“That’s what I was brought up to do, right from being a kid. My dad used to work all hours God sent and my mum worked in the Co-Op to help put food on the table.

“Irrespective of what type of lifestyle you have and what money you’re earning, there’s no excuse to not go out and give your everything.”

No-one could ever accuse Patterson of not working hard, and he wasn’t shy of playing hard either. One of the best Blades stories in his book concerns an FA Cup tie against Aston Villa at Bramall Lane, which he and teammates were convinced would be snowed off.

Sheffield United's Mark Patterson closed out by Dele Adebola , left

Staying overnight in a Sheffield hotel, they drank the hotel bar almost dry but woke up in the morning to news that a herculean effort from groundstaff meant the game would be played after all. Dwight Yorke scored the winner from the penalty spot and any chance of hiding the episode from Kendall were dashed when he called the players into his office and produced a copy of their £200 bar bill.

“Lagers, Guinness, wine, meals, cigars and vermouths…” Kendall began. “Vermouths… what the f*** is vermouth?” It turned out that an older gentleman who had also been in the bar was a director of the club.

“I don’t think I’ve covered as many miles on a football pitch as I did for the rest of that season,” Patterson said. Kendall kept the whole thing quiet from the media, fining each player and putting the money towards a night for the squad, at which Patterson remembers centre-half Dougie Hodgson – a kickboxer back in Australia – flooring goalkeeper Simon Tracey, who returned from his car with a nine-iron in an attempt to exact his revenge.

“Howard making me the captain was something else,” Patterson said. “To lead Sheffield United, such a big club, would be a privilege for anyone and I wore that armband with a great deal of pride.

“No-one could blame Howard for returning to Everton when he got the chance but if he stayed, I do believe he’d have took United into the Premier League.

“He brought me to United to do a job and I really enjoyed it. I grew up in an era where your teammates would go over the top in a tackle in training and put you in your place, and you were encouraged to kick them back.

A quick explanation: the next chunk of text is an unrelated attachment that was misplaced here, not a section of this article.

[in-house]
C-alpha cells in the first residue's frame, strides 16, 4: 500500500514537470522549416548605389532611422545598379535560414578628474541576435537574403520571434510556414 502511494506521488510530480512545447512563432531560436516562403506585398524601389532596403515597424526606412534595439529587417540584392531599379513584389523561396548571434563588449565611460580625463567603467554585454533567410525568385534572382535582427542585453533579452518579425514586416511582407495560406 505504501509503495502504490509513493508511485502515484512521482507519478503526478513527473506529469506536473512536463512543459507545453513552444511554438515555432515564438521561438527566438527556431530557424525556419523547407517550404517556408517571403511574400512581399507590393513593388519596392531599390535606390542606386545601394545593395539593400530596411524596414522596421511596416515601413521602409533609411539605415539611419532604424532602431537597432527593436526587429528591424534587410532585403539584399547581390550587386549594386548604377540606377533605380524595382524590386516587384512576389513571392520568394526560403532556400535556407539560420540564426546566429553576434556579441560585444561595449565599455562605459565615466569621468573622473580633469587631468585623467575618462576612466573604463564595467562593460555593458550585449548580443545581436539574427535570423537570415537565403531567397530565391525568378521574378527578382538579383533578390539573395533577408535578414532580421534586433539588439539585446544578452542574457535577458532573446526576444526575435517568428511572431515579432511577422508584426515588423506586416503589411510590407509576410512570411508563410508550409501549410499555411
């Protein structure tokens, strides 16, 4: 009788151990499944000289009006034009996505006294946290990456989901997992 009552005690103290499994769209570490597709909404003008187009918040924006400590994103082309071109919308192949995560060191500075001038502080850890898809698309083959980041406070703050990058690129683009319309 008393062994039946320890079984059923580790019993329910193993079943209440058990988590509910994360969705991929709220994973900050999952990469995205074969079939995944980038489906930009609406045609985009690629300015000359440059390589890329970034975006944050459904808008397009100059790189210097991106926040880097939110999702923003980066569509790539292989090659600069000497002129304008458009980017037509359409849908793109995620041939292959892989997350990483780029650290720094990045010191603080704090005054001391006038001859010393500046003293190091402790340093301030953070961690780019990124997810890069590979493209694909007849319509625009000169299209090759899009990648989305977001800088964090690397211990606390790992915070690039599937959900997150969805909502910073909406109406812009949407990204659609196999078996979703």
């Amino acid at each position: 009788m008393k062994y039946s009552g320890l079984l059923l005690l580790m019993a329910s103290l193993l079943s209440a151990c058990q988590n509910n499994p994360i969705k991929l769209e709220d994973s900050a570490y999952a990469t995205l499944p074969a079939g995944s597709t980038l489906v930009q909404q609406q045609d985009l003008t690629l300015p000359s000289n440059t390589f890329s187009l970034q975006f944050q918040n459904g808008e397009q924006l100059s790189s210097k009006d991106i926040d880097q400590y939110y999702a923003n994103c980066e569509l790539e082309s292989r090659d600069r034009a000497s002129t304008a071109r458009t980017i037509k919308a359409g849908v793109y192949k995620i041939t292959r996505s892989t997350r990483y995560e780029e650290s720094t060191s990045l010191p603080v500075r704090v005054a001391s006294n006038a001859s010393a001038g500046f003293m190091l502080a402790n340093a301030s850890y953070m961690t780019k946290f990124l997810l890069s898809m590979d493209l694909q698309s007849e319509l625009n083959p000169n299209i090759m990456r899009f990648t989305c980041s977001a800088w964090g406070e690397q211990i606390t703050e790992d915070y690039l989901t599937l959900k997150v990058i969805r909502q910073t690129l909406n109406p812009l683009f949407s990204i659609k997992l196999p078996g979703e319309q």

“I had enough about me to adapt, I could do a bit on the ball. If I only had one or the other, I’d have probably finished my career by the time I was 28!

“Football has turned completely on its head now. When I played in the 1980s, people talked about the old school of the 1960s and we had more televised games, so it wasn’t as brutal as it would have been before.

“When I played, if someone kicked you, you made sure you gave them one back. It sometimes kicked off in the tunnel. We were more educated in food and diets in the 1990s. We cut down on drinking, I even stopped smoking!

“Now, everything’s done for players. I watch Manchester City, for example, and I appreciate what they are doing; keep the ball, 30 passes and then a bit of magic to score.

“If I played now the money would be great, obviously. But I played for 19 years, earning good money in the last four, and to me it’s about the stories I can tell and the memories we made.

“The camaraderie, the holidays to Magaluf when we got smashed and no-one gave a monkey’s or even knew who we were. Kids now will have all this money when they retire but they won’t be able to tell anything like the stories we have.

“They’ll have a bit of banter here and there with their mates but they wouldn’t get away with that we did.

“And with that in mind, I wouldn’t change it for the world.”

Old School, by Mark Patterson with Kevin O’Hara, is published by Vertical Editions, £11.99. Available at and all good book stores.

Sheffield United's Mark Patterson makes a crunching tackle on Chris Bart-Williams